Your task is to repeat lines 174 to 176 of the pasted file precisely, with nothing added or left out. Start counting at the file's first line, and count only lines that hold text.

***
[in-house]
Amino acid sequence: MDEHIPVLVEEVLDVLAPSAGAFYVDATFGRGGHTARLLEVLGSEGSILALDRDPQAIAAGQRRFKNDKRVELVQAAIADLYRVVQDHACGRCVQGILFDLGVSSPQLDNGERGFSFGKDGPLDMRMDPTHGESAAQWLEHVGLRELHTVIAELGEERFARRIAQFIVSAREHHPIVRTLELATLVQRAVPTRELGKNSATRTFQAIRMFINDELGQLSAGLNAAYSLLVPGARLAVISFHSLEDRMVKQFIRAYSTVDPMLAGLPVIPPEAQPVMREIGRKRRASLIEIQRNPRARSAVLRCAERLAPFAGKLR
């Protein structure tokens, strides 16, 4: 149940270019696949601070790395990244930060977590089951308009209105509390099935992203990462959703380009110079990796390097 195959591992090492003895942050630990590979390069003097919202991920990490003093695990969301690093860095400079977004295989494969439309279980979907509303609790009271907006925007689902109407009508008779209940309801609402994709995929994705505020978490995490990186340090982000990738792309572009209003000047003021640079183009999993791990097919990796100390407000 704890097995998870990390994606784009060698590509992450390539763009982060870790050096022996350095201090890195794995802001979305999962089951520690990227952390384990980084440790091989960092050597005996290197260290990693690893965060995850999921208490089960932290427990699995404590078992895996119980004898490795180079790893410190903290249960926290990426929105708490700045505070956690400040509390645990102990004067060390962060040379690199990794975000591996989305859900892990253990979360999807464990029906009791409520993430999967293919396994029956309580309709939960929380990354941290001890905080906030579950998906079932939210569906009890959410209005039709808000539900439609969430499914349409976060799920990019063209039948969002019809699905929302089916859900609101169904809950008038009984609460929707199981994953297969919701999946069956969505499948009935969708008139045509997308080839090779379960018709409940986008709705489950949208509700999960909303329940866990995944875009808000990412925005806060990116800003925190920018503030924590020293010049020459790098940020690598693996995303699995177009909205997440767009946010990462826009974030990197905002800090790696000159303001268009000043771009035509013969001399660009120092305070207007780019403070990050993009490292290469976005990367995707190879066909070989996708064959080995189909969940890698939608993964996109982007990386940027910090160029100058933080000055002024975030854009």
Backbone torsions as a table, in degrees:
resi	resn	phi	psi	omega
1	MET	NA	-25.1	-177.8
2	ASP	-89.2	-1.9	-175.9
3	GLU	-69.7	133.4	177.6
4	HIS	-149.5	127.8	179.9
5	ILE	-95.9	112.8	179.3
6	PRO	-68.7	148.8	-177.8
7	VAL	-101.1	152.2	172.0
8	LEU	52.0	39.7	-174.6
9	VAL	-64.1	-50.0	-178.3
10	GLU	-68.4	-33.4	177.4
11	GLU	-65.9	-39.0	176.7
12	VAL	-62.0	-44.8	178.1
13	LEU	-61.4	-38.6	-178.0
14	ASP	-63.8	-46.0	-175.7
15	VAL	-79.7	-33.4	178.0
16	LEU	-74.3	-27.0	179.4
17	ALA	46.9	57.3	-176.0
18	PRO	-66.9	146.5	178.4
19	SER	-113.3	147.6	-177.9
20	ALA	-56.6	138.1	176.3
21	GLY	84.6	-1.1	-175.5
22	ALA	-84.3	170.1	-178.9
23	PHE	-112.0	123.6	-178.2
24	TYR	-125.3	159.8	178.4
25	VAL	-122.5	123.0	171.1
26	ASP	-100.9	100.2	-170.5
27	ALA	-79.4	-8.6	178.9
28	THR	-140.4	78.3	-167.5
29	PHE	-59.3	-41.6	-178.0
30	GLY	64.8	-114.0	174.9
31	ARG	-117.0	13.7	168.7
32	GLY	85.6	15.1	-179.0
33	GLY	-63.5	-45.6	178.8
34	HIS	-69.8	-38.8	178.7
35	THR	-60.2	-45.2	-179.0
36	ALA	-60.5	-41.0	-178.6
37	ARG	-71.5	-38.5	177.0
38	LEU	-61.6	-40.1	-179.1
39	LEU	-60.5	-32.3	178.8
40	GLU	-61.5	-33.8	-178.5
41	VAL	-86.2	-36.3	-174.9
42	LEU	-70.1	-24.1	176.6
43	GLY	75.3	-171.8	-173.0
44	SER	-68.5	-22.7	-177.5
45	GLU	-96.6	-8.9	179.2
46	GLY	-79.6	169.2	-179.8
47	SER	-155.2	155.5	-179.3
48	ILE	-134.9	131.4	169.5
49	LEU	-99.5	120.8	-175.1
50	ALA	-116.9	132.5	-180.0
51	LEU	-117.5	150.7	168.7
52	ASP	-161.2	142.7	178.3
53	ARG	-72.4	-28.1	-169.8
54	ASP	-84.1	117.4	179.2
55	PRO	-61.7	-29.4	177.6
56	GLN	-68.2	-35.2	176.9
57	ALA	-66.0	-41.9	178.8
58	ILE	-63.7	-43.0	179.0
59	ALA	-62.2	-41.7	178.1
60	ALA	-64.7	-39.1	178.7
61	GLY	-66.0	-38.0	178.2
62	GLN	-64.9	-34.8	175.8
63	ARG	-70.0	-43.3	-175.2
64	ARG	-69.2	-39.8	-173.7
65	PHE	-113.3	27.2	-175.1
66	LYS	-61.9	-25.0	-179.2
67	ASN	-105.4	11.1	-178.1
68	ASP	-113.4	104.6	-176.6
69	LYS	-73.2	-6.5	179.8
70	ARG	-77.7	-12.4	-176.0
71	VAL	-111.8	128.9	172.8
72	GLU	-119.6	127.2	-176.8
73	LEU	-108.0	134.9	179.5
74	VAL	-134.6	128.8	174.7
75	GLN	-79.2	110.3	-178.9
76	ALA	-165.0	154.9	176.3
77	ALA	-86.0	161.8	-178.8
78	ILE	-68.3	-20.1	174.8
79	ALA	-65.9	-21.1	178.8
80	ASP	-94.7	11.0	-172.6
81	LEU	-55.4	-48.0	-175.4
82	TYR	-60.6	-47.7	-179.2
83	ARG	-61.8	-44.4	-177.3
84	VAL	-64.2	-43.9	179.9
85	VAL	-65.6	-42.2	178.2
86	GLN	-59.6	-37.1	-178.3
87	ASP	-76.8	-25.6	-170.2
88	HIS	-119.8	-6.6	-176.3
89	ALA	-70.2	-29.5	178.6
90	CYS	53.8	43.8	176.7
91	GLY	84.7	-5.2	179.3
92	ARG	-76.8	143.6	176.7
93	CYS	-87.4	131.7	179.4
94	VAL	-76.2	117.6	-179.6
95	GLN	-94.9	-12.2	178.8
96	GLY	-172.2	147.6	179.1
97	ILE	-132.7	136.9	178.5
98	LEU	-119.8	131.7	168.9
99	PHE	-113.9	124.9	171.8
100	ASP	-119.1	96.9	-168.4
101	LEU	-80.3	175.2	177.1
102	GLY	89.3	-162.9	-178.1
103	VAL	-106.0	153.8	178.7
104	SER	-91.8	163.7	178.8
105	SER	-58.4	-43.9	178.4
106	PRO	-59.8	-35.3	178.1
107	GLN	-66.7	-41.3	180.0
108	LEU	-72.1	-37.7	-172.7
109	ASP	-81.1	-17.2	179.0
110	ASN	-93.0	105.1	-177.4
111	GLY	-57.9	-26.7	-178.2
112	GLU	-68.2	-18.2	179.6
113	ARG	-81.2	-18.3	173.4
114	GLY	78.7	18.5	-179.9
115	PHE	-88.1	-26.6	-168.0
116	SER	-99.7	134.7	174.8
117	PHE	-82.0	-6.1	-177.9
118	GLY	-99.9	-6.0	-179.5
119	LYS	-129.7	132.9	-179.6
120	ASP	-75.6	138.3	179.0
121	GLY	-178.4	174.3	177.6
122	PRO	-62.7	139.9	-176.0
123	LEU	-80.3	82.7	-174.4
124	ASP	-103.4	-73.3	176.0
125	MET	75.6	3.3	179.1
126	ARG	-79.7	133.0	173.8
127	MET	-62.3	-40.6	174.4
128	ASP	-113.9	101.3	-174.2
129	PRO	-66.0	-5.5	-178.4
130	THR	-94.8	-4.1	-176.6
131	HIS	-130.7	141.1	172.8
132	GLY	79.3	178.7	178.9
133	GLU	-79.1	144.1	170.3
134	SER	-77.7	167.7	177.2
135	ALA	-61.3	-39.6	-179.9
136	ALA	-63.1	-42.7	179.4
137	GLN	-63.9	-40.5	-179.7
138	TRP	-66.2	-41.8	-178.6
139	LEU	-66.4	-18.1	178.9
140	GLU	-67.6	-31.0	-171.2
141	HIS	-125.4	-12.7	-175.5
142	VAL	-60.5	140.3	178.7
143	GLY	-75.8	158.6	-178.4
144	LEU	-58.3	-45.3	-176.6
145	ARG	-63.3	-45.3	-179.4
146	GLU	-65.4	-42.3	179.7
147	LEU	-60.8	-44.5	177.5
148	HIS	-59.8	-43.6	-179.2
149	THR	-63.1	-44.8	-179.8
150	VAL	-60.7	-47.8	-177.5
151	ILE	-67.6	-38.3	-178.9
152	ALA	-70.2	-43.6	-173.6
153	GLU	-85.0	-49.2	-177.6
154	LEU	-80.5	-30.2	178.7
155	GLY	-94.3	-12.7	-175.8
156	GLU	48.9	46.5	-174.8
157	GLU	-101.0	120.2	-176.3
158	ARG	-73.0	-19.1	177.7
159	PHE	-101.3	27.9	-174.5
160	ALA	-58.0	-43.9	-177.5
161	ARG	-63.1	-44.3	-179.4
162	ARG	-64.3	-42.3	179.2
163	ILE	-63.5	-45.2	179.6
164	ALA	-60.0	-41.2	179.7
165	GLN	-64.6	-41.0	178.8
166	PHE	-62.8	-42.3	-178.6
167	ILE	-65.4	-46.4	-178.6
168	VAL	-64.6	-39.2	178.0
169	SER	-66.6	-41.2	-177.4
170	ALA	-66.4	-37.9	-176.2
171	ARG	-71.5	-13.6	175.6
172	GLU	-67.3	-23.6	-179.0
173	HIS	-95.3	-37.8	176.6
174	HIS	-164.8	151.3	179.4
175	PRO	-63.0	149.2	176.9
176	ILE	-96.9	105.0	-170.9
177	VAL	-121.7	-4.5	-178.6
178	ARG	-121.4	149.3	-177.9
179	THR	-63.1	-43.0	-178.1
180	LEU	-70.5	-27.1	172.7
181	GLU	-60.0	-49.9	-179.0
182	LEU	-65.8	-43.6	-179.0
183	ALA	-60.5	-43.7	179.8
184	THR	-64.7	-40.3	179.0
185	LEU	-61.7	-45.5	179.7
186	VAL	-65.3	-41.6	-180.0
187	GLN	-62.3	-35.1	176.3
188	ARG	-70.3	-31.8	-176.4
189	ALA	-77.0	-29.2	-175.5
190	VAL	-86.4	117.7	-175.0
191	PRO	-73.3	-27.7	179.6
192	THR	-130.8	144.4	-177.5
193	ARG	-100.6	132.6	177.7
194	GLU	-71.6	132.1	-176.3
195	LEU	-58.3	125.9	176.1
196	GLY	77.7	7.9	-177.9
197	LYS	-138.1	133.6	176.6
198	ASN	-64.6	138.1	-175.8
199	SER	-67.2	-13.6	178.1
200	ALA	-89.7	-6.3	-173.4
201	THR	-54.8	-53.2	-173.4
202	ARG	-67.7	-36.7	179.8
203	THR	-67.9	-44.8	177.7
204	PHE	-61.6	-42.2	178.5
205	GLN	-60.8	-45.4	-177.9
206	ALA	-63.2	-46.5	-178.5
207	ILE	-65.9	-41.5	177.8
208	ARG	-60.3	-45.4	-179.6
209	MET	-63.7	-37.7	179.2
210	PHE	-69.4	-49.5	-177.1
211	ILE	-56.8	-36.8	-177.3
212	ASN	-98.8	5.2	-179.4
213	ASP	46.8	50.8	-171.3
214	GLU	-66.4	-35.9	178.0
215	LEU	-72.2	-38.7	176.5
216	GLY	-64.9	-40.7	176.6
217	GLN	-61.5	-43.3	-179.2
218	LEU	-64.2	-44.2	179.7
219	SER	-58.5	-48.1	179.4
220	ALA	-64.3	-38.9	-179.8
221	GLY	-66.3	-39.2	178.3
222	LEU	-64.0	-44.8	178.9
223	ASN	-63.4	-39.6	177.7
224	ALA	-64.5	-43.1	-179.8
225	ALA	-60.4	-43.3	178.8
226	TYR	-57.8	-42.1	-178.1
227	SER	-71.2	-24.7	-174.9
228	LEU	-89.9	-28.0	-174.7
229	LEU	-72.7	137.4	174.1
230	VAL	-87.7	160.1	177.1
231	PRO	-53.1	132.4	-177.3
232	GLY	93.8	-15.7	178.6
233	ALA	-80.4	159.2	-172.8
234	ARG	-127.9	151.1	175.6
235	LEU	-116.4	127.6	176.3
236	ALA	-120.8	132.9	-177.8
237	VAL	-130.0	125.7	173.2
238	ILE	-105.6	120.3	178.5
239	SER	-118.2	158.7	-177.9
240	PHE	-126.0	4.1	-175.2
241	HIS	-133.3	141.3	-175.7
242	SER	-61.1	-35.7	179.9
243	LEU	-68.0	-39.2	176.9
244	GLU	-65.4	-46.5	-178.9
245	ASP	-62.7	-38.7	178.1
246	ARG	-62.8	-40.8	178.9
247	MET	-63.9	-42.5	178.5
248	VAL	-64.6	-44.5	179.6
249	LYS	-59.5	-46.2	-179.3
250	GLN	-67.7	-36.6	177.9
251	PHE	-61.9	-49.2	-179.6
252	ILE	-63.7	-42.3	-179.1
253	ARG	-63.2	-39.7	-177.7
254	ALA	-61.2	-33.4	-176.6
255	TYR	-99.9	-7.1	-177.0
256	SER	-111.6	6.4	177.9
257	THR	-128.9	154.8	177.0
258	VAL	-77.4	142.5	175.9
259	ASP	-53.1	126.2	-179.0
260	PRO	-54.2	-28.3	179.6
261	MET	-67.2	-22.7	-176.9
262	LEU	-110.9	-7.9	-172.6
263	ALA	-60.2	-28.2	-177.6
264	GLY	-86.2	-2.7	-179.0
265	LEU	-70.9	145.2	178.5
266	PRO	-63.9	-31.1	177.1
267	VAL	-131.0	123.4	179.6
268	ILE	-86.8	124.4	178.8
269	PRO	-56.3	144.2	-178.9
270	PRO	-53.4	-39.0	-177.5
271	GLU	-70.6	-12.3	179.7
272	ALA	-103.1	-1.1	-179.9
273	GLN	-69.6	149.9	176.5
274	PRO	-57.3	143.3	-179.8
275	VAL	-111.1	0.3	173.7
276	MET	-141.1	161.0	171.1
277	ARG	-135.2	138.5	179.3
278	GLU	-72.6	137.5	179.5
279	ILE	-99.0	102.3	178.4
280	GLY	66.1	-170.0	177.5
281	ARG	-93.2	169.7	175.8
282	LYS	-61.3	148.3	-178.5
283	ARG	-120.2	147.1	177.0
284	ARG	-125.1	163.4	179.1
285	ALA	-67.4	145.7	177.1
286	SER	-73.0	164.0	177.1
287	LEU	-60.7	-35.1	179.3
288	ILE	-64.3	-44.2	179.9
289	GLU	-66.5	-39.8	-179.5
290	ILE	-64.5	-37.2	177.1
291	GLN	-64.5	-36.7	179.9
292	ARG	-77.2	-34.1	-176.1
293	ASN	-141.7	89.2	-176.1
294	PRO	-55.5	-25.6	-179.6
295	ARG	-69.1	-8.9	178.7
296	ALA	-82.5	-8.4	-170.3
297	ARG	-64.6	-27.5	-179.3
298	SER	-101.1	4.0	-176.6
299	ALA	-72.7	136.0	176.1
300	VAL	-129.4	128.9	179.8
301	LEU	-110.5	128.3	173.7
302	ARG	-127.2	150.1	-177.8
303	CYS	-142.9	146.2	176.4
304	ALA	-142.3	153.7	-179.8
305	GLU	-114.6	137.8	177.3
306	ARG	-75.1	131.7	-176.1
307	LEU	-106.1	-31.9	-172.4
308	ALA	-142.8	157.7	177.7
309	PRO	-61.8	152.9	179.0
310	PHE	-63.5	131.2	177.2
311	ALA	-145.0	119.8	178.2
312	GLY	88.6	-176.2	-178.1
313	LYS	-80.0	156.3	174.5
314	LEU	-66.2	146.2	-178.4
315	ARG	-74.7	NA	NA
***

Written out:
169	SER	-66.6	-41.2	-177.4
170	ALA	-66.4	-37.9	-176.2
171	ARG	-71.5	-13.6	175.6